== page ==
Being similarly situated does not mean the medical expert witness must be licensed in Alabama; the expert can be licensed in “this or some other state.”Id. But the expert witness’s training and experience must resemble that of the defendant healthcare provider. The specific rules governing who is “similarly situated” enough to be permitted to serve as an expert witness depend on whether the defendant healthcare provider is board certified or not.

When Defendant Is Board Certified

If the defendant healthcare provider is board certified, an expert medical witness testifying in the case must be board certified in the same specialty. In addition, the expert must have practiced in this specialty during the preceding year.Ala. Code § 6-5-548(c), (e).

The Alabama courts strictly enforce these requirements.In Hegarty v. Hudson, a board-certified obstetrician was not permitted to testify to the standard of health care expected when delivering a baby through Cesarean section, because the defendant in the lawsuit was a board-certified family medicine physician, rather than an obstetrician. “The fact that there is some overlap or commonality in the practice of a board-certified family practitioner and a board-certified Ob–Gyn (i.e., that both were trained to perform C-sections) is irrelevant,” the Alabama Supreme Court explained.The expert witness needed to be board certified in the same specialty, and here the two physicians practiced in different specialties. 123 So. 3d 945 (Ala. 2013).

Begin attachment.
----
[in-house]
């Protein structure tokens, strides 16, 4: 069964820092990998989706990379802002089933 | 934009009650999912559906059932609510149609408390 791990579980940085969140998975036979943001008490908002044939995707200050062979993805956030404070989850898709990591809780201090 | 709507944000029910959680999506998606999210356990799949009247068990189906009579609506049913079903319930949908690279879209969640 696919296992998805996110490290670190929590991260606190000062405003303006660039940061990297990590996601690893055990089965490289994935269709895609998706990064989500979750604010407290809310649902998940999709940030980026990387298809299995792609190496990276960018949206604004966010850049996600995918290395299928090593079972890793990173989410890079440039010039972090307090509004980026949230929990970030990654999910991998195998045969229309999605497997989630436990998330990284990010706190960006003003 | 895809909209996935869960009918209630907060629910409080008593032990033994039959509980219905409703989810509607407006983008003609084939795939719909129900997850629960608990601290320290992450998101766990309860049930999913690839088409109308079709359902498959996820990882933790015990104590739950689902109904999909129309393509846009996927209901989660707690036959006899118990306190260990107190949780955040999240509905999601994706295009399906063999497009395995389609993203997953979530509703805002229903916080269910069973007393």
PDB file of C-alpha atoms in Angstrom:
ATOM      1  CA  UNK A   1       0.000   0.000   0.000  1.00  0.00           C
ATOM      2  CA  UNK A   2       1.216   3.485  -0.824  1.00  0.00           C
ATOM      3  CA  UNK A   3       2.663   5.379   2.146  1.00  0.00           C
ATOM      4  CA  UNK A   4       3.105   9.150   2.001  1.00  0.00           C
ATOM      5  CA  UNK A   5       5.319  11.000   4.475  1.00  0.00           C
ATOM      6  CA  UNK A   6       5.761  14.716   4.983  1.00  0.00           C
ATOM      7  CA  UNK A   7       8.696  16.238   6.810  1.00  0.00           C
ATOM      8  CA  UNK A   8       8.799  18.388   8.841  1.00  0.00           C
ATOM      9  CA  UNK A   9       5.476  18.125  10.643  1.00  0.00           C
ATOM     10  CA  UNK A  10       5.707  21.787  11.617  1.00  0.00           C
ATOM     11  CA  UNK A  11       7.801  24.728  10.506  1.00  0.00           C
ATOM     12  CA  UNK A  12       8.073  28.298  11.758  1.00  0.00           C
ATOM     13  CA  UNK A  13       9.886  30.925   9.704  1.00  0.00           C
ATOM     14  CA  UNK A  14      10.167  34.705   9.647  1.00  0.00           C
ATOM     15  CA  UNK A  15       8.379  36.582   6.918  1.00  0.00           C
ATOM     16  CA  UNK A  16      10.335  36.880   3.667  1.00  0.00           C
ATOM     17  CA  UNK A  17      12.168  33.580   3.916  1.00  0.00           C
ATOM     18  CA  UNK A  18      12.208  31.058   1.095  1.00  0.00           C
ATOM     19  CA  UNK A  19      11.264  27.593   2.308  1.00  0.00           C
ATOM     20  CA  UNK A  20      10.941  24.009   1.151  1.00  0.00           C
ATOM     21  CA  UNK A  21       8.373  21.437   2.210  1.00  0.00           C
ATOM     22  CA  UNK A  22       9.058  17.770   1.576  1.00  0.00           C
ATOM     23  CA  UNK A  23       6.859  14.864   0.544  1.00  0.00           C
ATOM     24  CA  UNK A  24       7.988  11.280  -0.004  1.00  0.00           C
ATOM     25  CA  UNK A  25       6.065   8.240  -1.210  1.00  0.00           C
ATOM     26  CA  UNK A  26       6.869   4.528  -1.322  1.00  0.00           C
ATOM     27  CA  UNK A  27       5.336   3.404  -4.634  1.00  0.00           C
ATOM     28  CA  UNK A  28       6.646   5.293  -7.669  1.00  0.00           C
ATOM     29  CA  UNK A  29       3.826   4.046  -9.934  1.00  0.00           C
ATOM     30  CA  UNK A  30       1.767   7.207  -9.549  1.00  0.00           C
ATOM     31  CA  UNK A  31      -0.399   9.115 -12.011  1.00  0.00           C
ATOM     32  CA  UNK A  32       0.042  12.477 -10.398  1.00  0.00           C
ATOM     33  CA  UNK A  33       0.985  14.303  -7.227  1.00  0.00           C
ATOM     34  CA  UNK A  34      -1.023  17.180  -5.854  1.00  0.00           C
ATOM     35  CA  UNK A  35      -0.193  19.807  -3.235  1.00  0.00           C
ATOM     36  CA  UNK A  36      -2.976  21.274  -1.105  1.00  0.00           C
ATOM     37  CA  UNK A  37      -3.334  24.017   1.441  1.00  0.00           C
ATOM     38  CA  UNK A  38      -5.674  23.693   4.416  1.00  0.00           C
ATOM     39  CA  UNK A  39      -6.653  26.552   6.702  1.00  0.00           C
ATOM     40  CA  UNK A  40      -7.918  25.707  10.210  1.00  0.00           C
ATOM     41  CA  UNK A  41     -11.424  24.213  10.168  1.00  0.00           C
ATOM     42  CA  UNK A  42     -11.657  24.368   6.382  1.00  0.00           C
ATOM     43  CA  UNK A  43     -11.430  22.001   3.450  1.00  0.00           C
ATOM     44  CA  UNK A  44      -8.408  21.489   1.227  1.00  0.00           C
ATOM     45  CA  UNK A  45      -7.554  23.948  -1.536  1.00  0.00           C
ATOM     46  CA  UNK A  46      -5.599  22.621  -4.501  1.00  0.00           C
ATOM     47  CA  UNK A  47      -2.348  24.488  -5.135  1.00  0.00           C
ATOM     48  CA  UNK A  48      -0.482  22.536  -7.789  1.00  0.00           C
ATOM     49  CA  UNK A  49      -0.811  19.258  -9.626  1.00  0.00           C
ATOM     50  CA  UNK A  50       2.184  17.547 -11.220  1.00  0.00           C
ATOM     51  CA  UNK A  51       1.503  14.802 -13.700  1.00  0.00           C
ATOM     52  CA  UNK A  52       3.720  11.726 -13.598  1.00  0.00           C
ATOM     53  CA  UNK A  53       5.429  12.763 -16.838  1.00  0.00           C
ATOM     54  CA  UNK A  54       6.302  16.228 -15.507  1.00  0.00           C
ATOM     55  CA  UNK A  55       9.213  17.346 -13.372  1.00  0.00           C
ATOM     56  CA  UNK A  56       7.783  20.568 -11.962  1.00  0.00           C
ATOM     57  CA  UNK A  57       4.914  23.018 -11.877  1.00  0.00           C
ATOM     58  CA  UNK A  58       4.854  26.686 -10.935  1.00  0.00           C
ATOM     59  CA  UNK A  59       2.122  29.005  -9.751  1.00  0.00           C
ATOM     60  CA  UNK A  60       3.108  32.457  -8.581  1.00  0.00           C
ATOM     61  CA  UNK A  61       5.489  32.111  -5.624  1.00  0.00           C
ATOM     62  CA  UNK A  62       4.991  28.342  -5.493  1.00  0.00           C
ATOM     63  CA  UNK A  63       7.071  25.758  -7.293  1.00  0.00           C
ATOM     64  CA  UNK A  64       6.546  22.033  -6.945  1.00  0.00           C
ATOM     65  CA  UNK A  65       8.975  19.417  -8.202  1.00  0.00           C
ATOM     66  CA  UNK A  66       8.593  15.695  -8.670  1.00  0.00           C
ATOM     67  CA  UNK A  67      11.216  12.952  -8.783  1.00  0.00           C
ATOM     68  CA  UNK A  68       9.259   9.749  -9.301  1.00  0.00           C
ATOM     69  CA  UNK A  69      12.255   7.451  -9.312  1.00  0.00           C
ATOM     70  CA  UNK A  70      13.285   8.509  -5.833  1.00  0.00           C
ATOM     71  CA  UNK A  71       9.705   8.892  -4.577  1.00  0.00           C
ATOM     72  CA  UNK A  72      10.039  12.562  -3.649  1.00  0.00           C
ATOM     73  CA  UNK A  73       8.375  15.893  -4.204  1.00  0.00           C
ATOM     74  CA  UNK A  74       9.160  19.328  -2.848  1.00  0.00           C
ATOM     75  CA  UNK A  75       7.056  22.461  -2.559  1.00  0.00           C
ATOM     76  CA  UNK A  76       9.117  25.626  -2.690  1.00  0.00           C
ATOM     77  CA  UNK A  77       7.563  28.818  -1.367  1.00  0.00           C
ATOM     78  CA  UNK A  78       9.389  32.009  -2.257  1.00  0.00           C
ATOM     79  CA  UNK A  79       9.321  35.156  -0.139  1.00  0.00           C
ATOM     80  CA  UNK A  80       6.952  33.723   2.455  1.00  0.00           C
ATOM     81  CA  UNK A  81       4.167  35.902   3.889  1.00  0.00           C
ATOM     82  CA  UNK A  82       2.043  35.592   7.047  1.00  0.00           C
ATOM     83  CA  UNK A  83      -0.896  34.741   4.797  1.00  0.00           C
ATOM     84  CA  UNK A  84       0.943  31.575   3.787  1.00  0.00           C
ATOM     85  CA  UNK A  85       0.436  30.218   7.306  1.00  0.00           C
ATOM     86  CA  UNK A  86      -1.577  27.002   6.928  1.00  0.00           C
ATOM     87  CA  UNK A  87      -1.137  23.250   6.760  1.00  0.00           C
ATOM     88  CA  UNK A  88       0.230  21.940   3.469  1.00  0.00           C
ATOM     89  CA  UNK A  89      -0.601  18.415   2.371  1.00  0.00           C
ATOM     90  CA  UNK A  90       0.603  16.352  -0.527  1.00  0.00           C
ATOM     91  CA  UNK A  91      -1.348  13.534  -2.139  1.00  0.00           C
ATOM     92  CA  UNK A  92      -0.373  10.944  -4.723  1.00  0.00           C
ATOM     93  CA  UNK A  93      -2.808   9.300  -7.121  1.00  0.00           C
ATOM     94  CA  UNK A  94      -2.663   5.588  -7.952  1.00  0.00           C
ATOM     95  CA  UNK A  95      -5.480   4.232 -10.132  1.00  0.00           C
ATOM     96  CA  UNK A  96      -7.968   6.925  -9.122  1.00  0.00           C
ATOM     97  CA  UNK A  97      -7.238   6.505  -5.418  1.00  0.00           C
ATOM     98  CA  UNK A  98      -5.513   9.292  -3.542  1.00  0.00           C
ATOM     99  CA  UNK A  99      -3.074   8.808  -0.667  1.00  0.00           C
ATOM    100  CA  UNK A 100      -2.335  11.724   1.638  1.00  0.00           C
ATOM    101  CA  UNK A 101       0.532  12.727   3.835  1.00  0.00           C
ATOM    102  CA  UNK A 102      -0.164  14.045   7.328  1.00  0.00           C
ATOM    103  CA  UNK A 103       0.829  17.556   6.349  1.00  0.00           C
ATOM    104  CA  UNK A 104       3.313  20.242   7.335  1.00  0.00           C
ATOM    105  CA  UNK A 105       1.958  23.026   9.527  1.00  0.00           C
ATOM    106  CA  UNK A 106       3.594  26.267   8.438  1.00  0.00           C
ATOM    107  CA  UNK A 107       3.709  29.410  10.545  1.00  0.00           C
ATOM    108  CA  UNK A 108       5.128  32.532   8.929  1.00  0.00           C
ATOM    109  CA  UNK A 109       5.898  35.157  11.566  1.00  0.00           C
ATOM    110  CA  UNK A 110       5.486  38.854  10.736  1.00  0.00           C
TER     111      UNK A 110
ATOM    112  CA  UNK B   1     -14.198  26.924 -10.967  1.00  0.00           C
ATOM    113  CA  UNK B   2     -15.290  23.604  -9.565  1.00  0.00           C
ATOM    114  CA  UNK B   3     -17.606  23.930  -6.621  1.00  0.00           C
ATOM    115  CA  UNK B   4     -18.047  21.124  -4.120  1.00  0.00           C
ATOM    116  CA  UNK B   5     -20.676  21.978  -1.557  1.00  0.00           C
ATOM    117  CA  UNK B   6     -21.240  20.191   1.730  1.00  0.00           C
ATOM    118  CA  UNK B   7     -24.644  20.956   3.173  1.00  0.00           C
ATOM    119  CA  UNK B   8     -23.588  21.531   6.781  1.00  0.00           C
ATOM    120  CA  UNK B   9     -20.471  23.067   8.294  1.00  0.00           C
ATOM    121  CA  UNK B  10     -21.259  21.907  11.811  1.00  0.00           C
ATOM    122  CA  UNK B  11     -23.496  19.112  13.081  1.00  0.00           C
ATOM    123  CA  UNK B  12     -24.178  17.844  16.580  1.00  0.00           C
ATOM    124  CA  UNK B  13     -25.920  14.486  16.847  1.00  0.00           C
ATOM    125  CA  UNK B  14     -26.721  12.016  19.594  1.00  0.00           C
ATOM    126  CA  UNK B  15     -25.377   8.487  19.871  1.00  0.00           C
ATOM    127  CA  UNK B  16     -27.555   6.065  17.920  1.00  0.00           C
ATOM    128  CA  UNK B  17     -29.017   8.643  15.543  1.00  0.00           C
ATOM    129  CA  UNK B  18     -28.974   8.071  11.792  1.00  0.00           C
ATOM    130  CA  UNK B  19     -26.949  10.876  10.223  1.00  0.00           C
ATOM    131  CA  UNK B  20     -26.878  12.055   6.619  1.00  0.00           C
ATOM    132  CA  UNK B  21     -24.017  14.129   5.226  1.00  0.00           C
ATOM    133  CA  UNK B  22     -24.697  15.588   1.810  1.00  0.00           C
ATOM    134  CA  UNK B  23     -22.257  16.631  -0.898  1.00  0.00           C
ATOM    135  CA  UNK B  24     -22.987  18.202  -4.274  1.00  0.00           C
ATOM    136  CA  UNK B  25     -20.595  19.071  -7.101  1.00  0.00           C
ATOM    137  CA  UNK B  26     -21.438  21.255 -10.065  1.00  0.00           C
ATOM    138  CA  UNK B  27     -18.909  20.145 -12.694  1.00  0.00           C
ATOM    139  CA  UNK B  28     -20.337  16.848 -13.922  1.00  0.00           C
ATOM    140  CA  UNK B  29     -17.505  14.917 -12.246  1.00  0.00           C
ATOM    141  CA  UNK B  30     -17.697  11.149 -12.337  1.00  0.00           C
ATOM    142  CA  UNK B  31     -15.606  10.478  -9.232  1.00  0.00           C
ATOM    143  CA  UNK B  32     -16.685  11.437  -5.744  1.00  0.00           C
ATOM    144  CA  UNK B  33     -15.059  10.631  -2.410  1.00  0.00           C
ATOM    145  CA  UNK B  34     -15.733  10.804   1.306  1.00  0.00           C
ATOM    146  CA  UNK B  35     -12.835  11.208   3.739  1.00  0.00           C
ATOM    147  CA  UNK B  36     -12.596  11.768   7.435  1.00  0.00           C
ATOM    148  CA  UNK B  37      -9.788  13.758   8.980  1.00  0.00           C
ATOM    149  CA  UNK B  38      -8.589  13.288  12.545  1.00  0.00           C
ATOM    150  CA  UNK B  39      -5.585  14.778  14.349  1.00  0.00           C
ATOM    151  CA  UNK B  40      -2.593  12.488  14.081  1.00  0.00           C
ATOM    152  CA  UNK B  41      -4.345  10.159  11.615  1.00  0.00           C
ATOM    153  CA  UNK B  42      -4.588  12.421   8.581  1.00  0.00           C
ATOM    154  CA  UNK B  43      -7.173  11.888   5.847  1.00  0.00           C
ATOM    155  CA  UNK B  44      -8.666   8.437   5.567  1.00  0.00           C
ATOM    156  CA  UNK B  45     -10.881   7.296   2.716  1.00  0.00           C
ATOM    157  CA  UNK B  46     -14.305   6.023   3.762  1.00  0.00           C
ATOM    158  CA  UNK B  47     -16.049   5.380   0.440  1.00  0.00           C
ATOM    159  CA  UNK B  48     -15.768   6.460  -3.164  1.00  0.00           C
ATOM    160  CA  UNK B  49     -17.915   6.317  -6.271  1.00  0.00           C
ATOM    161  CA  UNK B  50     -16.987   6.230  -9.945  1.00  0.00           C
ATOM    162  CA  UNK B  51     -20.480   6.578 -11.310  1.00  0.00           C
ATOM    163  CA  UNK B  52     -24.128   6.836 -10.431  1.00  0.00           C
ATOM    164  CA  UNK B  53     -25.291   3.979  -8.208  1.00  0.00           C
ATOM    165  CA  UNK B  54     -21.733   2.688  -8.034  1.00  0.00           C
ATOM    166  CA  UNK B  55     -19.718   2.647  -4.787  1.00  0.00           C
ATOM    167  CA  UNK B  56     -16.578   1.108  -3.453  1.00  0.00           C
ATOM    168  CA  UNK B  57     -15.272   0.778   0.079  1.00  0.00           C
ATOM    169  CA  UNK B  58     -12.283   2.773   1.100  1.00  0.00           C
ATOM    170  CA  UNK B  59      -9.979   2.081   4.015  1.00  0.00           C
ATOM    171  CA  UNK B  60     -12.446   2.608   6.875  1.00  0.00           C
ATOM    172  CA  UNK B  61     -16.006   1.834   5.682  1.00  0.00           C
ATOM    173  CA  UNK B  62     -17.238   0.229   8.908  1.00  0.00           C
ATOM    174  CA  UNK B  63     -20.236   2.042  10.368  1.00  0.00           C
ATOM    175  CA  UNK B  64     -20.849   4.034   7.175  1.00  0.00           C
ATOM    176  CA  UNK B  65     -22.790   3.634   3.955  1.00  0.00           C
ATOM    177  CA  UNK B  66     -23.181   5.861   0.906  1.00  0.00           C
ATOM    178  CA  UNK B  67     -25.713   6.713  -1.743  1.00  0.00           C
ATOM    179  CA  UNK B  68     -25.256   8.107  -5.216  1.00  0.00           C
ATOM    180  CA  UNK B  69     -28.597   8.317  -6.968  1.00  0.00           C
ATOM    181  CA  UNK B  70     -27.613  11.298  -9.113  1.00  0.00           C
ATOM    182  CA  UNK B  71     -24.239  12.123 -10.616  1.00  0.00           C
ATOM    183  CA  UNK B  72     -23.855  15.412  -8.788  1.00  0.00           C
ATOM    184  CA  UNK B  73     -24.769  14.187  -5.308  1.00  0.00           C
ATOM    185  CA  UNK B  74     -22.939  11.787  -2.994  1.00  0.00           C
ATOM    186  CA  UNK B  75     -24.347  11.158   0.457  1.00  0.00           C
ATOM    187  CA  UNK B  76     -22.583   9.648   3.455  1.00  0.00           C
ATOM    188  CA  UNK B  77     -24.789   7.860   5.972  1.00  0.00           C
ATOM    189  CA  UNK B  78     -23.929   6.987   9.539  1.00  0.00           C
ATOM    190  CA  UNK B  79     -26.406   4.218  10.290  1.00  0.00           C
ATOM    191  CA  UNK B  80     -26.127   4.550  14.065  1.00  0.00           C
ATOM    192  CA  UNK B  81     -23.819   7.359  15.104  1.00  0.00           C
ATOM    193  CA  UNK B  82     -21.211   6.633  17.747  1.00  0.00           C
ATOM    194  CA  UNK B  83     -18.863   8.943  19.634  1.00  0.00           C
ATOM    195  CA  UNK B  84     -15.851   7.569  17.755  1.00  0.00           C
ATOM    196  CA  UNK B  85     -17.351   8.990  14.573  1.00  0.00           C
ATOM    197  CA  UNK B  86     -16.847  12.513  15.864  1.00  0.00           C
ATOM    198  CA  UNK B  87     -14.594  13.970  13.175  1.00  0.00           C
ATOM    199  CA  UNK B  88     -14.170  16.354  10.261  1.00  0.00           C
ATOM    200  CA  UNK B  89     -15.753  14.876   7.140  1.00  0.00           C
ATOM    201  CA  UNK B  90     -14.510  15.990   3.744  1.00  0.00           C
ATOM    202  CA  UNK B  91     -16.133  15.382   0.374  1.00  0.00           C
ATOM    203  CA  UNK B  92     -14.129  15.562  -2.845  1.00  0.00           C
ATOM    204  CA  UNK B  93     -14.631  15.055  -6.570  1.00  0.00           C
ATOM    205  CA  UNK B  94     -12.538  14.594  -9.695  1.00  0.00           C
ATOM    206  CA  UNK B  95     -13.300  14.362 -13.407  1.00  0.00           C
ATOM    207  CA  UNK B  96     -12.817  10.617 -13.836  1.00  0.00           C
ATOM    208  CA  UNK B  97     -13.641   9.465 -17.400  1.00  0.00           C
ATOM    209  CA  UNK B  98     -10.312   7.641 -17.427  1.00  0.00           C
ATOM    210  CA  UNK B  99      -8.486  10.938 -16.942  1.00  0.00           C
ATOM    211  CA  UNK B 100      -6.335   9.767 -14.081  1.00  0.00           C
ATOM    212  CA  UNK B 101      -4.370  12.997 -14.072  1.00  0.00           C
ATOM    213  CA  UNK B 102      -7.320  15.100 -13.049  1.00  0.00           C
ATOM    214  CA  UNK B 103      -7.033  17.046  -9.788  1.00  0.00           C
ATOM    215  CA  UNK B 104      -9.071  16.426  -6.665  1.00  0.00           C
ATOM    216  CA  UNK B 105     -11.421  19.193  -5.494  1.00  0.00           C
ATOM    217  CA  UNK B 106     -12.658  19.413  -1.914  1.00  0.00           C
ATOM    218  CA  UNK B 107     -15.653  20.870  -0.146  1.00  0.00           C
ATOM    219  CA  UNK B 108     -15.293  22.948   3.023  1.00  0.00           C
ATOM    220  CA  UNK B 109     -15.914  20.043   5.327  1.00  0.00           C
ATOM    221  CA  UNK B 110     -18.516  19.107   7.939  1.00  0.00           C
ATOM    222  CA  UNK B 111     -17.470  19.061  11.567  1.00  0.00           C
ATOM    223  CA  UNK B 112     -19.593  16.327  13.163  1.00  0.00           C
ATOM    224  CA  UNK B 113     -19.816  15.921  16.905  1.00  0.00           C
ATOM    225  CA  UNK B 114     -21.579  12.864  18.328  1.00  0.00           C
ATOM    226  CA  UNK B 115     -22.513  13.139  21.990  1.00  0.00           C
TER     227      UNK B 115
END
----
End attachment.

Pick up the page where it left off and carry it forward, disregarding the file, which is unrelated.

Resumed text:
In another case,Carraway v. Kurtts, both the defendant and the expert witness were board certified in family practice medicine, but it was unclear whether the expert witness had actually practiced in that specialty area in the preceding year. The expert’s curriculum vitae indicated she had recently worked in areas such as palliative care, but not necessarily family medicine.Consequently, even though she was board certified in the correct specialty, the expert witness was not permitted to testify to the applicable standard of care, and ultimately the plaintiff lost the case on summary judgment.987 So.2d 512 (Ala.2007). See also Smith v. Fisher, 143 So.3d 110 (Ala.2013); Springhill Hospitals, Inc. v. Critopoulos, 87 So. 3d 1178 (Ala. 2011).

When Defendant Is Not Board Certified